How To Grow Nasturtium From Seed?
Nasturtiums are beautiful plants with bright red, orange, and/or yellow flowers that look great in gardens and as container plants.
Nasturtiums are a great addition to any garden. They look pretty and have aromatic flowers.
But these beautiful flowers aren’t just for decorative flower gardens anymore – they’re also a food crop!
They’re great additions to salads, desserts, and many other foods as a garnish.
There are other ways to propagate nasturtiums, such as through stem cuttings, but in this article, we’ll teach you how to grow and care for nasturtiums from seed.
How to Plant Nasturtium From Seed
You can plant nasturtium seeds directly in your garden soil or start them indoors.
To jumpstart the germination process of the seeds, you may try soaking the seeds in water overnight before planting.
You should keep the soil moist constantly until they sprout. They usually sprout in about a week to 10 days and between 4 and 6 weeks to fully mature.
Look out for any specific instructions on your seed packet for different varieties of nasturtium.
When To Plant
Before even asking how we first must know when to start the seeds, so it matches the perfect weather to plant them.
Nasturtiums are cool-season annual flowers/ plants.
If you want blooms in spring and early summer, plant them after the last spring frost.
If you want winter blooms and you’re living in an area where freezes never come, plant them in autumn.
They can’t be planted outdoor until after the frosts pass, but you can start your seeds indoors so that you can transplant the nasturtium seedlings as soon as the weather warms up.
Start your seeds indoors 4 to 6 weeks before the last frost date. Check your local weather to calculate this.
For direct sowing/ outdoor starting:
The soil temperature should at least be 12 to 18 °Celsius at the time of planting or when you’re sure that the danger of frost has passed.
Plant the seeds about 10 to 12 inches apart and cover them with soil, about 1/2 to 1 inch deep.
If you plant them directly in your garden soil, make sure to mark and label where you planted them, so you don’t mistake them for weeds while they’re sprouting!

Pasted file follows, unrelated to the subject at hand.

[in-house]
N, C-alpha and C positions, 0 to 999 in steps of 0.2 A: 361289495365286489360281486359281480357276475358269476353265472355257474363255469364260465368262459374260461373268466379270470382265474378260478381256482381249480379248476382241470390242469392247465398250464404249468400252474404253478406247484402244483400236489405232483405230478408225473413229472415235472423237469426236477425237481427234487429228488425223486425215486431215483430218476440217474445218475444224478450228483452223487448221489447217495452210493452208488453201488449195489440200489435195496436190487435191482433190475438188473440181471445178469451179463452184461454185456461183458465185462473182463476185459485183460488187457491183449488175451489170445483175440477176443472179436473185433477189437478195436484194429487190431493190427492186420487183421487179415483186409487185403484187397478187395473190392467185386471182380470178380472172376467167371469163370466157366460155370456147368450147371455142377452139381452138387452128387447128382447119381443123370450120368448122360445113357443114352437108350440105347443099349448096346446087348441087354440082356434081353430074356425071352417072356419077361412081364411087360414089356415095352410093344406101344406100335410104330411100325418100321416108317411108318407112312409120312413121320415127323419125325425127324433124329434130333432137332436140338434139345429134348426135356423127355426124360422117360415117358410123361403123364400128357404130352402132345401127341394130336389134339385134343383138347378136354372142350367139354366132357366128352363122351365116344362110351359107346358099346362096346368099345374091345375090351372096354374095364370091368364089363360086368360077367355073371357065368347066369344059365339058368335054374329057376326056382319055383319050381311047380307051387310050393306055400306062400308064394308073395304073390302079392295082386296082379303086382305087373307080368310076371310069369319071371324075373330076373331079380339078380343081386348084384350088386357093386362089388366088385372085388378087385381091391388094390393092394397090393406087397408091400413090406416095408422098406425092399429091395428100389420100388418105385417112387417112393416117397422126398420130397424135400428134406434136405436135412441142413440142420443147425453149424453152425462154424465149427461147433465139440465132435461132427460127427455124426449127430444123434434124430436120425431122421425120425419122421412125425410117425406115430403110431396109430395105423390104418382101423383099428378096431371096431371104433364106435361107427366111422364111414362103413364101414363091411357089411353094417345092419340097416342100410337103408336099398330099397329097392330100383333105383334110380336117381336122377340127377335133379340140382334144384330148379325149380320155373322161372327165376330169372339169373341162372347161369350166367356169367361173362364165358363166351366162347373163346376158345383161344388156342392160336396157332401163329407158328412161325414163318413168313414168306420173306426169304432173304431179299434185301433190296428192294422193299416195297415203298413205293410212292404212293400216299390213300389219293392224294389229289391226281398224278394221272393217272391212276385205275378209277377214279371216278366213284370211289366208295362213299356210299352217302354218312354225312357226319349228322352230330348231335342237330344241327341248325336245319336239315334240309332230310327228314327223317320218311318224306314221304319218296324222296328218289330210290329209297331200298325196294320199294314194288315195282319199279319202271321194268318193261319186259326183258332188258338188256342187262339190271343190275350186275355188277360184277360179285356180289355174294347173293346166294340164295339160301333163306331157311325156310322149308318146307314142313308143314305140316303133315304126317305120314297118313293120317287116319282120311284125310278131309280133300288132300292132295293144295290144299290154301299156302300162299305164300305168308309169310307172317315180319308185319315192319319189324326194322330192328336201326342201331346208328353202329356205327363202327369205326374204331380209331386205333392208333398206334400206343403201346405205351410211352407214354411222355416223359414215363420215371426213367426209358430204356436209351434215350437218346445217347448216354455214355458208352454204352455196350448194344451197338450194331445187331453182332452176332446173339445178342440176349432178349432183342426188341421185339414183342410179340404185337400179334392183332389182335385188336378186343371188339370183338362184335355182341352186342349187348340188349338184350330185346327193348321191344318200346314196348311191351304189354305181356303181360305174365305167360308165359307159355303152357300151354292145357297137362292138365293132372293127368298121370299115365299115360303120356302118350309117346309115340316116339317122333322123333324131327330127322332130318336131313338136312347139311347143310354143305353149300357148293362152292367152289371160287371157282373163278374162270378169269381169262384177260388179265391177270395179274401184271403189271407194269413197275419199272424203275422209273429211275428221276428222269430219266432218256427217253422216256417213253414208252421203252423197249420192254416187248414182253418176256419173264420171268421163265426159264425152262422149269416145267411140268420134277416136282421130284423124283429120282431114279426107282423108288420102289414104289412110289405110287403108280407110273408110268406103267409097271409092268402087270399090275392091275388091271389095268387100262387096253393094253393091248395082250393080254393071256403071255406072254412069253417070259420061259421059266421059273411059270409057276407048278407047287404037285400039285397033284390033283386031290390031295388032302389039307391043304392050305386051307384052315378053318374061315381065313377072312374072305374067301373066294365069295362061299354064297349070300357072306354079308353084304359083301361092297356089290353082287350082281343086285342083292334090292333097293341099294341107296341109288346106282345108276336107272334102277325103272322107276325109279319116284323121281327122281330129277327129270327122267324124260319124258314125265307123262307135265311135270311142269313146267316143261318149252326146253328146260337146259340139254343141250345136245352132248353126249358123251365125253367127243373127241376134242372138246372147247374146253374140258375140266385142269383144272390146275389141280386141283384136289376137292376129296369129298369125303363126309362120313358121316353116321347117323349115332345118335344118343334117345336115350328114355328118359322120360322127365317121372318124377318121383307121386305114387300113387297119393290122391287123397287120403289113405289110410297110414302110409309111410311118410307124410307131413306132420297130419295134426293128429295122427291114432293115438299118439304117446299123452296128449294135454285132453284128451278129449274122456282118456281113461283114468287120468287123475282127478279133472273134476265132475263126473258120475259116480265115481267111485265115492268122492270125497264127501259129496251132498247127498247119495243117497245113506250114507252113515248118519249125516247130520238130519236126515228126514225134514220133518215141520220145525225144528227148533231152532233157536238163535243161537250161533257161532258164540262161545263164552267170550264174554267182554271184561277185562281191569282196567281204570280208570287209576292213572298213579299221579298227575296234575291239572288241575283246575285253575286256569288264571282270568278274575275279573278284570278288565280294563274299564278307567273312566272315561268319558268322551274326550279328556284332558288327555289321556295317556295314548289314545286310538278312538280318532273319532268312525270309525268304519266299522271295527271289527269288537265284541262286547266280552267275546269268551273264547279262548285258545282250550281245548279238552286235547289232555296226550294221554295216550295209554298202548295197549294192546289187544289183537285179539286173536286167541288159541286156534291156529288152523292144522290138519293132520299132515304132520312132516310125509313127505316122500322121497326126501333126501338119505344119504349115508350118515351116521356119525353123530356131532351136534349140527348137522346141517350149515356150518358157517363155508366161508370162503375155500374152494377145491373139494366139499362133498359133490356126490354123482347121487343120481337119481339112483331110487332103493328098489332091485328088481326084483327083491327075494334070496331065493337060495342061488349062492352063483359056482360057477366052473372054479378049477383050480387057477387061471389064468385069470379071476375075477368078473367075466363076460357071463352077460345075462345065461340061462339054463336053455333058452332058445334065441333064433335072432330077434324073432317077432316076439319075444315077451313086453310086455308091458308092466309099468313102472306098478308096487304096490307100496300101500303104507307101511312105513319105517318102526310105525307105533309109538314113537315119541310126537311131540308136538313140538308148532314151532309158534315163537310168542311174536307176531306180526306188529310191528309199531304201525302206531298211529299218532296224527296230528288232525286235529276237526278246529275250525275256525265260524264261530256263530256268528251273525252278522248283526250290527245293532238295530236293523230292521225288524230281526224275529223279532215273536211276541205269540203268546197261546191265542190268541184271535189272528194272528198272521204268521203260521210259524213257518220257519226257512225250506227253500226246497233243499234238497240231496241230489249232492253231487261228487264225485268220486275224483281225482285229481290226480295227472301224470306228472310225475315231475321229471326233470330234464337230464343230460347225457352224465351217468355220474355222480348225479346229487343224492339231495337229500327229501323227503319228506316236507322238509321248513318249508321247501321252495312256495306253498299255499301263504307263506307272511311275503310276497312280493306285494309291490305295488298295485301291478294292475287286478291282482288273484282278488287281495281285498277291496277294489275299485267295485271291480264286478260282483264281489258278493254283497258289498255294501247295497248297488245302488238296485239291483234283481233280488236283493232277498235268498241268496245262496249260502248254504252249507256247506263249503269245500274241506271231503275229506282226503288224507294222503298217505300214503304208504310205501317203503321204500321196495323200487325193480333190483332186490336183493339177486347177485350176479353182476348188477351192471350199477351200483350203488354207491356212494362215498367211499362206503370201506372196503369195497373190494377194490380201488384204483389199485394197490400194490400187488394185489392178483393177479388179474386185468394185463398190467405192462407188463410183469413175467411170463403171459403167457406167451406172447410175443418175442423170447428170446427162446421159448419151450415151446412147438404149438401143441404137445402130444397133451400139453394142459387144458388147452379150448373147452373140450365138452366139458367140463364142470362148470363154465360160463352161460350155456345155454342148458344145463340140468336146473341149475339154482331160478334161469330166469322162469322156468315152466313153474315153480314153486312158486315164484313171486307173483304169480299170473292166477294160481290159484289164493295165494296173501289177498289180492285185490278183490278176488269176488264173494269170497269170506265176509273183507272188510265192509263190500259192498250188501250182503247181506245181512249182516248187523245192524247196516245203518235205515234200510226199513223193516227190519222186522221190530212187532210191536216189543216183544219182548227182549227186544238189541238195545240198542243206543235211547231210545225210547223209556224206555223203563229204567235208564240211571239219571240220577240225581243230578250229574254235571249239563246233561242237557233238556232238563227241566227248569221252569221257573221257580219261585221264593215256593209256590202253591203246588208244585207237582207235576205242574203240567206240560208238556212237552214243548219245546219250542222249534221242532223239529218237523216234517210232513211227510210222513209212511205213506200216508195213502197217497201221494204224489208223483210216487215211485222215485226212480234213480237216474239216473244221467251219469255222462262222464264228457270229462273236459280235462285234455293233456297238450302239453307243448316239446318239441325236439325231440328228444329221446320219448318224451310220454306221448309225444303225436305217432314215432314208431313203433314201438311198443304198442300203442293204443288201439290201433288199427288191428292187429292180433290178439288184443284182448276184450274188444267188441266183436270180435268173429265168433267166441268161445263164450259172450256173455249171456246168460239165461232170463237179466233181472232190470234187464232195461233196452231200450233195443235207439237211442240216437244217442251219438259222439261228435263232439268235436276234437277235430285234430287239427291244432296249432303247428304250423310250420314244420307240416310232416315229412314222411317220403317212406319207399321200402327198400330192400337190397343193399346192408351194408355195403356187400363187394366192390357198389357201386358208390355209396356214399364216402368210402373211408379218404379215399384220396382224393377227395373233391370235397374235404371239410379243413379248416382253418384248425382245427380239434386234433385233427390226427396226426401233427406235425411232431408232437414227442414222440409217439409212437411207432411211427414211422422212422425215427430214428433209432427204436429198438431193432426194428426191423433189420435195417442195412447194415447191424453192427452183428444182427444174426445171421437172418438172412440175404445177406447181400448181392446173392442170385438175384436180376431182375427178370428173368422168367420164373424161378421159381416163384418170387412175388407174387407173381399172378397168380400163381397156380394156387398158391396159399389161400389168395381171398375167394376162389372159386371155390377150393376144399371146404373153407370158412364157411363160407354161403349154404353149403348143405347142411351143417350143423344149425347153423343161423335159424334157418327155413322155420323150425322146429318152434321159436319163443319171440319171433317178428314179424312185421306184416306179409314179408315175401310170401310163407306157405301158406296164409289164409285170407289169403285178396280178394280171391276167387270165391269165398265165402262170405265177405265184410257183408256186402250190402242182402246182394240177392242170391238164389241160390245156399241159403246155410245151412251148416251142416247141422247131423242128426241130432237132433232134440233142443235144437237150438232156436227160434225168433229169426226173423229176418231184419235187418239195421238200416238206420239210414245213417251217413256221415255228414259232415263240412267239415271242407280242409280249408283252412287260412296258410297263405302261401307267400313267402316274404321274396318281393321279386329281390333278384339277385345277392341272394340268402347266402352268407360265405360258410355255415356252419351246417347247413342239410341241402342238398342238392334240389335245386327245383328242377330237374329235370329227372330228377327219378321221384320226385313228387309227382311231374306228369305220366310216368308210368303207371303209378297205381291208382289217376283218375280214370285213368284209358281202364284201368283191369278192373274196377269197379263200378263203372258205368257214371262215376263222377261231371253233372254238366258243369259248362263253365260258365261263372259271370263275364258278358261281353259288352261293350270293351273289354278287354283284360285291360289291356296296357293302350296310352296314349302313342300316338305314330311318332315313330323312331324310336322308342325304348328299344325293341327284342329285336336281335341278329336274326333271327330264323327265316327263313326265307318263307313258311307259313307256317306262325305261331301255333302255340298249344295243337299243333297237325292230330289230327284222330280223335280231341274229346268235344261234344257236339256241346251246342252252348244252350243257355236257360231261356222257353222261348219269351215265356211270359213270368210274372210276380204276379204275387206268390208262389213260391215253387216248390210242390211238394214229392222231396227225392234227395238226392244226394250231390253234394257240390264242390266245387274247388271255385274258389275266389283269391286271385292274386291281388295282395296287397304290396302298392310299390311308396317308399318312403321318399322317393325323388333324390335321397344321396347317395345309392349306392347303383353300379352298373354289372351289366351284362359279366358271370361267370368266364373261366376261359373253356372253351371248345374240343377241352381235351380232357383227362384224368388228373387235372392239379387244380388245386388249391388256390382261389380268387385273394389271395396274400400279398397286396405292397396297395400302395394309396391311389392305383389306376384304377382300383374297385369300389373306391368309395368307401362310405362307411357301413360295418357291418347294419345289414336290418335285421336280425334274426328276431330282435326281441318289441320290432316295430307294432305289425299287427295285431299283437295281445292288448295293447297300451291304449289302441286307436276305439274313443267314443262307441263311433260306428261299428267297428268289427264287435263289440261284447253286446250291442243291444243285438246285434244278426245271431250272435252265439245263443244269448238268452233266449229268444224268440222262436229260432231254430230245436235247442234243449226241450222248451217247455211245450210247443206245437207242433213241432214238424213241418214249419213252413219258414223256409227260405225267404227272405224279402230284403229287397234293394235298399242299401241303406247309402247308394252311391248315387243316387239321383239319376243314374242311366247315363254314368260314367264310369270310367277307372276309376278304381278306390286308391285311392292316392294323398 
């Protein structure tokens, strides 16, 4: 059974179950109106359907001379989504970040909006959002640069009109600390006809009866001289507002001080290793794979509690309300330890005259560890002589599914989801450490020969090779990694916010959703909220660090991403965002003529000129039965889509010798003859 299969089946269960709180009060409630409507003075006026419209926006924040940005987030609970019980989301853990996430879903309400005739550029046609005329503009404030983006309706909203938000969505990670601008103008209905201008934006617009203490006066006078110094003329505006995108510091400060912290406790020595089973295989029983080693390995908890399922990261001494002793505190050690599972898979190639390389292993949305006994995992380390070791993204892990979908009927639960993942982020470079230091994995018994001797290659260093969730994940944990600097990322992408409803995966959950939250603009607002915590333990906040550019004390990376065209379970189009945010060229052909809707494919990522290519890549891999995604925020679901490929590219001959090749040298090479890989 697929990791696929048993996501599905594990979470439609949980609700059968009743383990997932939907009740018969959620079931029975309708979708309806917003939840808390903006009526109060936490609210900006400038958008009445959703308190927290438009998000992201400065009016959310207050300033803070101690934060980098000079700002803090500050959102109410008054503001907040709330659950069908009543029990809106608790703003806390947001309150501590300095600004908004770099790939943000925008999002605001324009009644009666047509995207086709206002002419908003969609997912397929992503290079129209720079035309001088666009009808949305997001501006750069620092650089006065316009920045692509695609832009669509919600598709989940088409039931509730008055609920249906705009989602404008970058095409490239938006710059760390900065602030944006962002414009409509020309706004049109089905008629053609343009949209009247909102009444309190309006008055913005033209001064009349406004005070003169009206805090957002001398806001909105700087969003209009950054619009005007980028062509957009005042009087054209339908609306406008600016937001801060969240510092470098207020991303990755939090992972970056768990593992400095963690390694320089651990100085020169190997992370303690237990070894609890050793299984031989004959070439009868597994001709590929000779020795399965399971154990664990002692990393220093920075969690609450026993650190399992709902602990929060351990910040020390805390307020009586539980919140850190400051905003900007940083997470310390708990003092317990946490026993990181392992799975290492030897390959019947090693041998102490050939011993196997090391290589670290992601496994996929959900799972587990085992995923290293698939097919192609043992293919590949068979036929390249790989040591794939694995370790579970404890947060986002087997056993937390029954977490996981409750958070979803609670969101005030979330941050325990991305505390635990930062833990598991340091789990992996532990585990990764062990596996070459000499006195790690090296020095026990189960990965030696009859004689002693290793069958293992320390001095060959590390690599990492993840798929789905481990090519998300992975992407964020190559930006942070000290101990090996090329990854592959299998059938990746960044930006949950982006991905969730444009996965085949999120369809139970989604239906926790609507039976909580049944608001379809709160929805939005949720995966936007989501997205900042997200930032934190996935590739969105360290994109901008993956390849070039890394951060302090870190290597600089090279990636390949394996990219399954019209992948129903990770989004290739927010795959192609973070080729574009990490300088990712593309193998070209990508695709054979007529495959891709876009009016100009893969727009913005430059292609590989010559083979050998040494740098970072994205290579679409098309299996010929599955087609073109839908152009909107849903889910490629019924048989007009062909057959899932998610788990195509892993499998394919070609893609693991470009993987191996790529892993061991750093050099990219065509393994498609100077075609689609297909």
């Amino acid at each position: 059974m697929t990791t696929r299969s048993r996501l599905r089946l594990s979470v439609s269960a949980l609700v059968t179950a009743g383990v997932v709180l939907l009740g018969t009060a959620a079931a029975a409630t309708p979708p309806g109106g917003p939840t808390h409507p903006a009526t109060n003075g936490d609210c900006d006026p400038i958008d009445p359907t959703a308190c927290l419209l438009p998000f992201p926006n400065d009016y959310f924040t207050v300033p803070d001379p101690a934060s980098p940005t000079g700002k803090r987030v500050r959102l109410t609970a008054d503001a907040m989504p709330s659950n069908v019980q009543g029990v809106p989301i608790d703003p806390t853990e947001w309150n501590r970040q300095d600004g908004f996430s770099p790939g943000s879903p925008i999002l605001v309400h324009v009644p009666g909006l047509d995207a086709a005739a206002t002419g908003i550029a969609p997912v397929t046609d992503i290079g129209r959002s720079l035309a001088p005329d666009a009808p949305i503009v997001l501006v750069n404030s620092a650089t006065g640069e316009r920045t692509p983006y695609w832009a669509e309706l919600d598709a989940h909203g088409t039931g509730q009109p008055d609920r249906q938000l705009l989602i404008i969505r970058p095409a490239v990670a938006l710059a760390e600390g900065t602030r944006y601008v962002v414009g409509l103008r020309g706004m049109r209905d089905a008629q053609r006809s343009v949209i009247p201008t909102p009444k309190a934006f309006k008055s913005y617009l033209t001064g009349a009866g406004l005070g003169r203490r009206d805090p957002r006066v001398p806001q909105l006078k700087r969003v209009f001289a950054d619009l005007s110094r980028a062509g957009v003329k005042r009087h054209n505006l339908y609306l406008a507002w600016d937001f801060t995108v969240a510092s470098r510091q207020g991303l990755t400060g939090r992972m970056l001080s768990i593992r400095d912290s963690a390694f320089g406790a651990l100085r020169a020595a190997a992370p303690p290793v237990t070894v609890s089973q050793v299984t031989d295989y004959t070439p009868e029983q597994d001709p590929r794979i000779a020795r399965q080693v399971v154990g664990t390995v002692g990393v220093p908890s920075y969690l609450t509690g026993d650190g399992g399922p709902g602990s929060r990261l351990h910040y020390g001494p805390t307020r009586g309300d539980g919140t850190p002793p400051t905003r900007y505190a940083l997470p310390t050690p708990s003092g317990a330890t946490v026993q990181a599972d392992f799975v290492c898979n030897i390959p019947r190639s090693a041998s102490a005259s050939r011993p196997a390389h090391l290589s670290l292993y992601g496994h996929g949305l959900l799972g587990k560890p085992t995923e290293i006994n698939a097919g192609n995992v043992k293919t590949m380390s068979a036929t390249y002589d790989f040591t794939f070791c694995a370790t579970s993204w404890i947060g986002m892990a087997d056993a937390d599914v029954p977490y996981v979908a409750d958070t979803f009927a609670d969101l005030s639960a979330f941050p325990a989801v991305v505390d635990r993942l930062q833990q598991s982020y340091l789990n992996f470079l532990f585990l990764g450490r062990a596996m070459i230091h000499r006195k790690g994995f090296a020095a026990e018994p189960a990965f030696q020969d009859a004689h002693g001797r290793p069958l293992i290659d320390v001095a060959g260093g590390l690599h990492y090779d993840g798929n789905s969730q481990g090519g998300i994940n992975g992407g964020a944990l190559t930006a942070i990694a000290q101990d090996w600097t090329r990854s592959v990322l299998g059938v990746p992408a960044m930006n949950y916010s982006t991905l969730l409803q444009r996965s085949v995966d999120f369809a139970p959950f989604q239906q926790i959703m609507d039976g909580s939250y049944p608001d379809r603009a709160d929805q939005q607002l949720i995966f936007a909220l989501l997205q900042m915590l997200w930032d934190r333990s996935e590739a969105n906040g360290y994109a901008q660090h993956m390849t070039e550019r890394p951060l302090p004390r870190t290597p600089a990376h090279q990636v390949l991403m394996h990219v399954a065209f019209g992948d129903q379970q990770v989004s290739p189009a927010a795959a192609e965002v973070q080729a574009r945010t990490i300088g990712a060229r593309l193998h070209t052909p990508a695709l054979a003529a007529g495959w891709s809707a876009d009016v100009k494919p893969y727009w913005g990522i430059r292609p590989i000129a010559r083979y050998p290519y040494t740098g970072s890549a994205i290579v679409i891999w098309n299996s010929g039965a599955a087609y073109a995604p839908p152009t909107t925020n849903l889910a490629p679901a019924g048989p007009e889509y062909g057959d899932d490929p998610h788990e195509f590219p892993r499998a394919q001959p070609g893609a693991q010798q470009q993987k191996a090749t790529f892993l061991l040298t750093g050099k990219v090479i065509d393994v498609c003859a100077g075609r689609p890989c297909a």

For indoor starting:
Nasturtium seeds are larger compared to other seeds, so you need a bigger starting pot.
Plant seeds in a 3-inch starting pot and about 1 inch deep in the soil.
Place the pot under a grow light or a south-facing window where it can get lots of light. Make sure to give it constant moisture, especially when under a grow light which tends to dry soil faster.
You can use regular potting soil and even your garden soil as long as it’s not cold.
If you’re using your garden soil, leave them indoors in a warm place for 1 to 2 days to warm them up for the seeds.
You can plant two seeds in one 3 inch pot and pluck the weaker seeding later. This is, so you’re sure to have some growth even if one seed fails to germinate.
You can sow the seeds in biodegradable pots like peat or paper pots to reduce transplant shock to the plant.
- Nasturtiums thrive when planted in full sun (6 to 8 hours of direct sunlight daily)
- They can tolerate some shade (only 3 to 6 hours of sunlight daily)
- In warm climates, some shade is actually preferred
- Nasturtium flowers do well in free-draining, poor soil.
- They don’t need rich soil. In fact, it may be bad for them. If the soil is too rich, you may get more greenery and fewer flowers.
- Nasturtiums grow best in soils with a neutral pH. That’s when the soil level is between 6 and 8 pH.
- Nasturtium plants tolerate dry conditions but do best with moderate moisture.
Learn more here if Can You Use Potting Soil To Start Seeds
- Nasturtiums typically require weekly watering. Water plants once a week in mild climates and twice a week in hot climates.
- They can survive moderate droughts.
- If they’re planted in a greenhouse or a sunny vegetable plot, the water demand can increase. This is due to water drying from the heat and the use of the surrounding plants.